But the two sides are far from equal in size and strength. With its strong control over the media and deep pockets — not to mention its ability to manipulate with simple messages — Fidesz eliminated almost all liberal, progressive grassroots organizations from the Hungarian countryside. These organizations are now only active in Budapest and a few big city strongholds — and their work is only visible in liberal online media bubbles, not to the wider population.

Hungarian Prime Minister Viktor Orban addresses the supporters after the announcement of the partial results of parliamentary election on April 8,2018 in Budapest | Laszlo Balogh/Getty Images

Trump enjoys the same advantage: Trump-bashing may entertain the coastal, liberal, progressive elites, but liberal media outlets have no real impact in rural America, where Fox News and conservative talk shows dominate. As in Hungary, the cultural, economic and psychological division between these parallel societies is deepening.

And while in Orbáns case this division is reinforced by a tailor-made election system, Trump and the Republican Party are supported by the special status of the Electoral College and decades of conscious gerrymandering efforts.

Trump doesnt have to win over the elites — he just has to keep talking to his supporters, while the liberal elites talk to themselves.

4. The Russian connection matters

Orbáns victory proved the point that fake news and bots work to your advantage if youre campaigning on an anti-immigrant platform. Over the past four years, state-funded and Fidesz-friendly media became the mouthpiece of Russian-generated fake news about the decline of the West and the dangers of immigration. Its also becoming clear that Orbáns inner circle is closely intertwined with the Kremlin on some issues, especially when it comes to economic ties. The strong Russian connection provides financial, political and strategic support for Orbán, whom Russian President Vladimir Putin sees as an investment — a potential Trojan horse inside the EU that could destabilize the bloc.

Trumps presidential campaign got a boost from various forms of Russian interference and propaganda in 2016. And if Putin pursues his ambition to knock the West off balance, we can expect Russia could lend him a helping hand again.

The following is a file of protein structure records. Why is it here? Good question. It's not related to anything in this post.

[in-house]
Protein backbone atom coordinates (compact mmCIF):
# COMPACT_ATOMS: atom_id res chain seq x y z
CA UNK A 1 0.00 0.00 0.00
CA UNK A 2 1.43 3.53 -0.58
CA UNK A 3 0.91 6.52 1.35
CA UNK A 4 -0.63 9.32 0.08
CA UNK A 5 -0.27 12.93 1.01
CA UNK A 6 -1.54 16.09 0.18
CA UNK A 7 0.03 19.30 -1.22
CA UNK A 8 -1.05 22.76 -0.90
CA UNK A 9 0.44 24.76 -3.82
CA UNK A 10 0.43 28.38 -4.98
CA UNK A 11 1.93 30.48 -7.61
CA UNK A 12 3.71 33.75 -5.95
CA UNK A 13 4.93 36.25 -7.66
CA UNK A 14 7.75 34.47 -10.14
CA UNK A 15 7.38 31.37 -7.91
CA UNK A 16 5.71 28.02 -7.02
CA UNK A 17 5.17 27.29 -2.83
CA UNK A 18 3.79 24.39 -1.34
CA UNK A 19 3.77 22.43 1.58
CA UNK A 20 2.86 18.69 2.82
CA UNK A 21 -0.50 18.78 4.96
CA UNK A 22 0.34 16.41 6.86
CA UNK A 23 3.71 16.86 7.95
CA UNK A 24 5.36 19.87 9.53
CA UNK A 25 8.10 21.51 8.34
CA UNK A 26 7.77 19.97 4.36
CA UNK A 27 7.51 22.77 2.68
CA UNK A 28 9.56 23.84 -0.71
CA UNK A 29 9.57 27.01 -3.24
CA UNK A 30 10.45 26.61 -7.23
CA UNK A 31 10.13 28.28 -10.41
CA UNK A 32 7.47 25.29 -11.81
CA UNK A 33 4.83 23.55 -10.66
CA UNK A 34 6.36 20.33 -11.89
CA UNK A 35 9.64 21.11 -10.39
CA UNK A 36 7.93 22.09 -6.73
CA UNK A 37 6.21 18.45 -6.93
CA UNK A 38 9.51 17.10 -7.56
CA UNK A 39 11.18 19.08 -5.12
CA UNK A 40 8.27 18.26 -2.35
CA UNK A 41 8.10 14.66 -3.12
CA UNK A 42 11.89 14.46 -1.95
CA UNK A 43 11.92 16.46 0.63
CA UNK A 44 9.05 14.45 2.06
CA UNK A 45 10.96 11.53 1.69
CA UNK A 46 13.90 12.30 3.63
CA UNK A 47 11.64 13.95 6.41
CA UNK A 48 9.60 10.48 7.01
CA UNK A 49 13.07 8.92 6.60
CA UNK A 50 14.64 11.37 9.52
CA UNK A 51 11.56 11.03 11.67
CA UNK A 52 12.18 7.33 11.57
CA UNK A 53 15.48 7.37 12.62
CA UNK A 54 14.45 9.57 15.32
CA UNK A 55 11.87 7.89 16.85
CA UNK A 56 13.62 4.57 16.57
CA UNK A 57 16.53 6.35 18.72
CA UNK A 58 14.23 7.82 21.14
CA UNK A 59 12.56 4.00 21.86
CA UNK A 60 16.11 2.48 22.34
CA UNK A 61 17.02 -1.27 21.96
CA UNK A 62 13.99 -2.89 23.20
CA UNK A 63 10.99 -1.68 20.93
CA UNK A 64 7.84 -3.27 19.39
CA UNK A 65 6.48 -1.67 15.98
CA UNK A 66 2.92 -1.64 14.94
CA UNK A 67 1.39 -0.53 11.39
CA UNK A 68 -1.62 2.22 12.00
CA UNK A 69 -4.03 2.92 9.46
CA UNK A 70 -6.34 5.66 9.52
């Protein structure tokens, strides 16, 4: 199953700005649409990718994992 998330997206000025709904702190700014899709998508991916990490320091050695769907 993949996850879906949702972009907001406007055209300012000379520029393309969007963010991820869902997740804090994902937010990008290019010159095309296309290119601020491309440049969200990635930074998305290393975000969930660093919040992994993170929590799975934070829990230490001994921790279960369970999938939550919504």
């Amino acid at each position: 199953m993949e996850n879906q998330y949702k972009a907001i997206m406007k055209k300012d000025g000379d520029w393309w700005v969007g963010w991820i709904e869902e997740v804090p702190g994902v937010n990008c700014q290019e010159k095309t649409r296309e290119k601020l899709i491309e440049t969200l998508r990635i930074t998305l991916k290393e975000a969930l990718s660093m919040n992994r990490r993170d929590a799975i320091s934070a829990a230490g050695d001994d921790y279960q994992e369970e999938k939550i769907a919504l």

5. Dont let up

Political bullies only understand the language of force. And when it works — as it did for Orbán in Hungary — the best strategy is to double down on the power grab, not back away.

When Orbán won his first supermajority in 2010, he set out to build his illiberal democracy and turned Hungary upside down in the process. When he secured his second big win in 2014, some analysts predicted that, given his strong position, he would take a moderate turn. The opposite happened: Between 2014 and 2018, Orbáns regime became more right wing, more corrupt and more Russia-friendly. Crackdowns on civil society, legislation against NGOs, yearly meetings with Putin, and the massive wealth accumulation of Orbáns inner circle are all testament to that. Two weeks before voters went to the polls, Orbán already promised “retaliation” against the opposition once he secured another term.

Autocratic leaders like Orbán and Trump dont mellow over time. Complacency about Trumps reelection in 2020 is entirely misplaced. He won once and can win again — and if he does, his infamously unstable ego is likely to lead the party and the country down an even more dangerous road.

Dávid Dorosz is a former member of the Hungarian parliaments committee on foreign affairs, and COO and co-founder at Webabstract.

Original Article